Tag: united states

Venezuela offers asylum to Edward Snowden

Venezuelan president Nicolas Maduro had offered asylum to the former US intelligence contractor on Friday and it was just a matter of getting him out of Russia with no one noticing.

The timing of the announcement coincided with Venezuelan independence day celebrations. Nothing says “independence” better than offering humanitarian asylum to someone who needs to escape “persecution of American imperialism”.

On 14 June, 2013, US federal prosecutors charged Snowden with espionage and theft of government

property. Snowden is believed to have asked 27 countries for asylum, most of whom had turned down his request since he outed himself as the NSA whistleblower responsible for leaking information about US government spy programmes. 

Russia’s head of international affairs, Alexei Pushkov, tweeted: “Venezuela is waiting for an answer from Snowden. This, perhaps, is his last chance to receive political asylum”.

So far, Venezuela claims to have not heard from Snowden yet, who is reportedly still in Moscow’s Sheremetyevo airport.

AP reports the only way for Snowden to get to South America is if Venezuela provides him with travel documents, adding that the only direct commercial flight is from Moscow to Havana, Cuba. This could prove problematic for Snowden, as the flight would have to pass over European and US territories – which grounded Bolivian president Evo Morales last week.

Bolivia and Nicaragua have also said Snowden may seek asylum in their countries.

A “press release” is doing the rounds on social media that claims Snowden is in Venezuela now, as confirmed to Al Jazeera, but it appears to be a hoax.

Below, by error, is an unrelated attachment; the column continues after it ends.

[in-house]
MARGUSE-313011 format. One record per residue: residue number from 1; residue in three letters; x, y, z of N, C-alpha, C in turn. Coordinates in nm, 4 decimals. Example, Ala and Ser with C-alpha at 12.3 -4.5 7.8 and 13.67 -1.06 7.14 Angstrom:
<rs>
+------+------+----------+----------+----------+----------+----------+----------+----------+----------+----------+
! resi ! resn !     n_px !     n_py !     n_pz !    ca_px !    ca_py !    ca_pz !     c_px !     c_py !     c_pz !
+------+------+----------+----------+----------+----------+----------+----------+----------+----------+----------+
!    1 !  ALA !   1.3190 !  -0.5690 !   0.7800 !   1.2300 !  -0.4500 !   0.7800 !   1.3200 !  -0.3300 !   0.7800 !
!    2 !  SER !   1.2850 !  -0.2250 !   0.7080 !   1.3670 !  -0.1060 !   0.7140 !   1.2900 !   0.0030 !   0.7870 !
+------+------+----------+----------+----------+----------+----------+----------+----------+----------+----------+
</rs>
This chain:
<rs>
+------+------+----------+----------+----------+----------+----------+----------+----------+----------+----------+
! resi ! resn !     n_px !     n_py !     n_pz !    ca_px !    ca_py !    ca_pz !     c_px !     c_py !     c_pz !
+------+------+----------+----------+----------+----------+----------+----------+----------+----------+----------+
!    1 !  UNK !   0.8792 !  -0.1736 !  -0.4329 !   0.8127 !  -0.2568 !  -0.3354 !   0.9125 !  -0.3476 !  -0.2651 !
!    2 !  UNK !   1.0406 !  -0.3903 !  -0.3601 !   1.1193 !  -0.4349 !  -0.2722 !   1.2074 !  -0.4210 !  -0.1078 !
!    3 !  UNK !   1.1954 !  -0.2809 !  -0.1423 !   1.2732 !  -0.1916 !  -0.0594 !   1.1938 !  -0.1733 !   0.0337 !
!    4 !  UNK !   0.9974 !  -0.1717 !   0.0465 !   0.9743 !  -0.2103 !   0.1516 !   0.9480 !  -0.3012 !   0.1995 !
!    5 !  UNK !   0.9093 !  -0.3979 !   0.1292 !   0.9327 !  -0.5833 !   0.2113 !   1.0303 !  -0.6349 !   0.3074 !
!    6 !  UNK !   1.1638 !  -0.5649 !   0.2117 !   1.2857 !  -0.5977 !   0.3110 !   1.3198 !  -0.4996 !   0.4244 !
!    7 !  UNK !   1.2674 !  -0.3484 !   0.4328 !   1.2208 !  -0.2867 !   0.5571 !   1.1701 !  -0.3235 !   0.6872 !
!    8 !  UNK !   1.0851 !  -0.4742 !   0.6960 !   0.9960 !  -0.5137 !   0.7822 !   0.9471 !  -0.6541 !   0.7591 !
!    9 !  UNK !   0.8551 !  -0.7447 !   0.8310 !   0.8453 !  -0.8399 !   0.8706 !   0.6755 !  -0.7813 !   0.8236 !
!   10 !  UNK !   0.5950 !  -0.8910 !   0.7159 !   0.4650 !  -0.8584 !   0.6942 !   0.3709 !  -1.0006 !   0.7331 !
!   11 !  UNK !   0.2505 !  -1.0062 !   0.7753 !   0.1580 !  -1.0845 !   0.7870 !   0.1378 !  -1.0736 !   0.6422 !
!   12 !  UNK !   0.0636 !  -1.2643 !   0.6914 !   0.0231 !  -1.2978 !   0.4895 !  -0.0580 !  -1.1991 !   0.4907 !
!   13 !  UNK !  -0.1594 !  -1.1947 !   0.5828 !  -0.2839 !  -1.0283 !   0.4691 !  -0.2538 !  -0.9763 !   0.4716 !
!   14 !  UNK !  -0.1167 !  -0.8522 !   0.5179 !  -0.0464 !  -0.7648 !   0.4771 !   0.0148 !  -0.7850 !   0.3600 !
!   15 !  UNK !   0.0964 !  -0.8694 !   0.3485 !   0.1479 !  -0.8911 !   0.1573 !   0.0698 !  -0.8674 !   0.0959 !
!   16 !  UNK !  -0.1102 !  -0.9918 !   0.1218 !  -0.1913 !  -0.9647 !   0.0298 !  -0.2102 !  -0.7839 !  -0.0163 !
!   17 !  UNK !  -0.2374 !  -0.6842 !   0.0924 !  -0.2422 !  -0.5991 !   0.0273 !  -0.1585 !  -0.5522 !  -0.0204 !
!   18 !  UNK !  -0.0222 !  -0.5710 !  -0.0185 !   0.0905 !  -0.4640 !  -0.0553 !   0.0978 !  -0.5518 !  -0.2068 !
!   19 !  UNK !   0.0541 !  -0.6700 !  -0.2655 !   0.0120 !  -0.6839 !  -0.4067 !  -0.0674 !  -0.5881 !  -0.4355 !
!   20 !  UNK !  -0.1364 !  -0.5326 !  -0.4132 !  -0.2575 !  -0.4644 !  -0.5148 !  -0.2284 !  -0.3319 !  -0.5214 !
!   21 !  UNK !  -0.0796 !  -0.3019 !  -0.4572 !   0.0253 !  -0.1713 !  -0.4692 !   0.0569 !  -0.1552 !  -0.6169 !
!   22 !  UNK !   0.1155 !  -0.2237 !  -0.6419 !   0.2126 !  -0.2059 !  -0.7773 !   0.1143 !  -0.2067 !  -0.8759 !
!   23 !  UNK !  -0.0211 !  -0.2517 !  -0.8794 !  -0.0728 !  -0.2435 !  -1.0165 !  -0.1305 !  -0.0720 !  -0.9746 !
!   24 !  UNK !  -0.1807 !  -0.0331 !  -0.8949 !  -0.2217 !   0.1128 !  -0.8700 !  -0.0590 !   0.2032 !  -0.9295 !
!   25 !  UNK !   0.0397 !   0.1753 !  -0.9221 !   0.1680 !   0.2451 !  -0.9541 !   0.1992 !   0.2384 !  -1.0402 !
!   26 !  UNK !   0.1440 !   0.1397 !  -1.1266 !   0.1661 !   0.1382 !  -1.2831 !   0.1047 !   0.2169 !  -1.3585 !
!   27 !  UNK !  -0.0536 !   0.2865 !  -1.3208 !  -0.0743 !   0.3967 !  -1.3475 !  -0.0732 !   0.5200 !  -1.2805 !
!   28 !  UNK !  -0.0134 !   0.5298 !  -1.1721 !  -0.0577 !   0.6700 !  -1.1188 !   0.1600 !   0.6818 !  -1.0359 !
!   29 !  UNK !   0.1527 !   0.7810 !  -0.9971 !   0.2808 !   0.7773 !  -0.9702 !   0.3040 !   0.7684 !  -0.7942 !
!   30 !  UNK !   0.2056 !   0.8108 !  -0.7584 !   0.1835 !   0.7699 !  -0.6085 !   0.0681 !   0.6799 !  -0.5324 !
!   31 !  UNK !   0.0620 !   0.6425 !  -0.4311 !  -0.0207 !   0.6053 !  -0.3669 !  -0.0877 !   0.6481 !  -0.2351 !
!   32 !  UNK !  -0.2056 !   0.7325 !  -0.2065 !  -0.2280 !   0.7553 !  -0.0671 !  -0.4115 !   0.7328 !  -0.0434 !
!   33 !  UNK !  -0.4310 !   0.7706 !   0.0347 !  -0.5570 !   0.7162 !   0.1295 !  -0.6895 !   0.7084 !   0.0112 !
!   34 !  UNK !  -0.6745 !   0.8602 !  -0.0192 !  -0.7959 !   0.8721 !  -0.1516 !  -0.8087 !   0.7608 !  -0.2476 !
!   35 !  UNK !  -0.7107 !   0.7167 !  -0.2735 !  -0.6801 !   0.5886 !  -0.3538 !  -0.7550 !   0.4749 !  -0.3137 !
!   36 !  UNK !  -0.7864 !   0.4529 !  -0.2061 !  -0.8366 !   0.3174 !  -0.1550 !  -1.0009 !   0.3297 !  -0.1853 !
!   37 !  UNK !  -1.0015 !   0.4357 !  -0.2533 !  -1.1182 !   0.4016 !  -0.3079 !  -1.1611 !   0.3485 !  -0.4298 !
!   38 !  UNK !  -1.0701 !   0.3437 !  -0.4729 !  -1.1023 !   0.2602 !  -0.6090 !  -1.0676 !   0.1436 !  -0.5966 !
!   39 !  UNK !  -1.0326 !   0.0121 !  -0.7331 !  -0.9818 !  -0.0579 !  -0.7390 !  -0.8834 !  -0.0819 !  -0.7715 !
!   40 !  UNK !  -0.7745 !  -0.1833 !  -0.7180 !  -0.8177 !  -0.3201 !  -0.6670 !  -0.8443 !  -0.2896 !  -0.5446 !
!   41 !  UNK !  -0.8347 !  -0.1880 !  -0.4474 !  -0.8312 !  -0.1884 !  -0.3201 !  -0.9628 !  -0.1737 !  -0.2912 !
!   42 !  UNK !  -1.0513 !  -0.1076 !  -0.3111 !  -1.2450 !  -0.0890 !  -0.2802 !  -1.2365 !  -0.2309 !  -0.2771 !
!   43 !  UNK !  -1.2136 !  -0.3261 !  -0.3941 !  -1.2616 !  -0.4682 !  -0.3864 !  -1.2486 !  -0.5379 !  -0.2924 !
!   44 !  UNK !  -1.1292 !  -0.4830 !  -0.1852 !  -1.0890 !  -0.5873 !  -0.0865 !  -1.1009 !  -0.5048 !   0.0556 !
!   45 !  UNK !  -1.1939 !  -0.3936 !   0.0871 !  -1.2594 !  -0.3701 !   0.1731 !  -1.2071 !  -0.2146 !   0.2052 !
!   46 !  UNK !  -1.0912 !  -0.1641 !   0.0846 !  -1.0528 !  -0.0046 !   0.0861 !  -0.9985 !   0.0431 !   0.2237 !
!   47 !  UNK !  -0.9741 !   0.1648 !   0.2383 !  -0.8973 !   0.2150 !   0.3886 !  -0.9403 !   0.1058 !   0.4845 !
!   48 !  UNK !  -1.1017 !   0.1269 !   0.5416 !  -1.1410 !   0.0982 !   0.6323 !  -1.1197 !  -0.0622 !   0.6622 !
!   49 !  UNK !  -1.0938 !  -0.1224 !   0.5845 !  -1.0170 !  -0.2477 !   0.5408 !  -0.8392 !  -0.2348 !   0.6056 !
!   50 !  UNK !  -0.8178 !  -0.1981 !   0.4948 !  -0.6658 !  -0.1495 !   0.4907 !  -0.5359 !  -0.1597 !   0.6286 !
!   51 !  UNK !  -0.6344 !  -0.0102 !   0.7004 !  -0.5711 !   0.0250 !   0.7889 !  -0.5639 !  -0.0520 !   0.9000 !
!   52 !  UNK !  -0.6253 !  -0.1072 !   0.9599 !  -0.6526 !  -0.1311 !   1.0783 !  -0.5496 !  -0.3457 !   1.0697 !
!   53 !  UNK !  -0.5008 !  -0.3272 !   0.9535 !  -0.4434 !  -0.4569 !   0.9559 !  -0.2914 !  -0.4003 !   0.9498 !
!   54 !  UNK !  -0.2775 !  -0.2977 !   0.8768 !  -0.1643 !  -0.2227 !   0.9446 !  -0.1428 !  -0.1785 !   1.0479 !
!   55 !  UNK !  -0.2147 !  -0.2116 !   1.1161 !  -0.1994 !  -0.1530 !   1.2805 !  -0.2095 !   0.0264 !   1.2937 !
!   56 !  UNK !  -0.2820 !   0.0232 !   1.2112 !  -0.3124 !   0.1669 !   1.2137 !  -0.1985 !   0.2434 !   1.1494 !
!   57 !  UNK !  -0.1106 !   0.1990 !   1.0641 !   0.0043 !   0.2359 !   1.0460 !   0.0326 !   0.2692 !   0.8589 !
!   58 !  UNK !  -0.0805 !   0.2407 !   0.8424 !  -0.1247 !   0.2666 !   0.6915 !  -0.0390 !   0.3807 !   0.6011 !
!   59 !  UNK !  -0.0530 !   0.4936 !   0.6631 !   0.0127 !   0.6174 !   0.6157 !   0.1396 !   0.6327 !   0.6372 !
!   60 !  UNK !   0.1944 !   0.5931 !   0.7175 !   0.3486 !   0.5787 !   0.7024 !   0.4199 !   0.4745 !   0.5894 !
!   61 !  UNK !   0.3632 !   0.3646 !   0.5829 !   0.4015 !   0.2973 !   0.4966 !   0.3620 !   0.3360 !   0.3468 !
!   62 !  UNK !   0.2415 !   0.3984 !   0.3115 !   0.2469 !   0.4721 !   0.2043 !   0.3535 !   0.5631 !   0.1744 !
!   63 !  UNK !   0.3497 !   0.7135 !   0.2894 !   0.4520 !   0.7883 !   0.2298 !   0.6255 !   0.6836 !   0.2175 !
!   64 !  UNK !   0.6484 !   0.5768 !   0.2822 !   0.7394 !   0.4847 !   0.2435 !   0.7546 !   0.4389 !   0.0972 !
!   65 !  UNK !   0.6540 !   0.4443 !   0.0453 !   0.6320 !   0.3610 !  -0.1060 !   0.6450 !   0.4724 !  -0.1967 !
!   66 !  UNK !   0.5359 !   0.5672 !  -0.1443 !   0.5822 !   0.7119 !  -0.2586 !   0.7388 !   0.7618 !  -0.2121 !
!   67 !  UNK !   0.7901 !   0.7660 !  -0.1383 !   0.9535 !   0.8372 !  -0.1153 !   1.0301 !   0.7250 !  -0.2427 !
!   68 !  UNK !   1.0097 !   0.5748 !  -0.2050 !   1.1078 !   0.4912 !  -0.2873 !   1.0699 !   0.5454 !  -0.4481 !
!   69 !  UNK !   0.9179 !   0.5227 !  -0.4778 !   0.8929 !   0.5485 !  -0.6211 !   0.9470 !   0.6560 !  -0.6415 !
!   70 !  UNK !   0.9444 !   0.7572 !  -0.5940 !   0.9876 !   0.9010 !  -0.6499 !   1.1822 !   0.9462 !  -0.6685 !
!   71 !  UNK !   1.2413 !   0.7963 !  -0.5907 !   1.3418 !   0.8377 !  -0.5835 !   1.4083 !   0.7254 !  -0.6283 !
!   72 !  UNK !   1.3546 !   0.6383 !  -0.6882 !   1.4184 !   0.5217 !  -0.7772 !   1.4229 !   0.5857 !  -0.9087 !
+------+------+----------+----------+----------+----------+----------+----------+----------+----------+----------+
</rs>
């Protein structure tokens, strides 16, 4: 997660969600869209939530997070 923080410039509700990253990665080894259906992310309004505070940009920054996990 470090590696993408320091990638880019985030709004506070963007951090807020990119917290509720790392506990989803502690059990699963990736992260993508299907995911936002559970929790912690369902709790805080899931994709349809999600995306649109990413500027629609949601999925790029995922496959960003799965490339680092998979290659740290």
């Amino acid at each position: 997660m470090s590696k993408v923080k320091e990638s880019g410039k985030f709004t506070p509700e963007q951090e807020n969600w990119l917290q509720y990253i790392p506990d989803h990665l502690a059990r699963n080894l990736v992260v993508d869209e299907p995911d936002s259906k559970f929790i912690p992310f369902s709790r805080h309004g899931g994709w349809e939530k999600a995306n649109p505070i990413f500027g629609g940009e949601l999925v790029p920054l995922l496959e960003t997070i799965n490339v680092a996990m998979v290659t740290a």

Edward Snowden issues statement on Wikileaks

NSA whistleblower Edward Snowden blasted the Obama administration and claimed he had more information to release, even though it is starting to appear his relations with countries who initially backed him are being increasingly strained.

Snowden is still believed to be staying in a transit area at Moscow’s Sheremetyevo airport and is asking for asylum in several countries, including Russia, China, Brazil, India and Ireland.

In a statement to WikiLeaks, Snowden accused the Obama administration of deception in a campaign to prevent him from finding political asylum and of leaving him a stateless person by revoking his US passport.

Snowden said that he was free and could continue to publish information that serves the public interest. However, he does seem to think that some US spooks are going to bump him off.

“No matter how many more days my life contains, I remain dedicated to the fight for justice in this unequal world. If any of those days ahead realize a contribution to the common good, the world will have the principles of Ecuador to thank,” he said.

There are signs his relationship with Ecuador are being tested. The government, which reportedly gave him a temporary travel pass, has now said that it can’t give him asylum until he gets to Ecuador.

A government spokesperson said that giving Snowden a temporary travel pass to fly to Moscow was “a mistake on our part” and that Snowden was now Russia’s problem. Ecuador was not responsible for getting him to Ecuador.

In his Wikileaks statement, Snowden lashed out at US president Barack Obama and vice president Joe Biden for pressing Ecuador to turn him away.

“This kind of deception from a world leader is not justice, and neither is the extralegal penalty of exile,” he said.

Snowden said that while the public has cried out support of his shining a light on the NSA revelations, the government of the USA responded with an extrajudicial man-hunt costing him his family, freedom to travel, and right to live peacefully without fear of illegal aggression.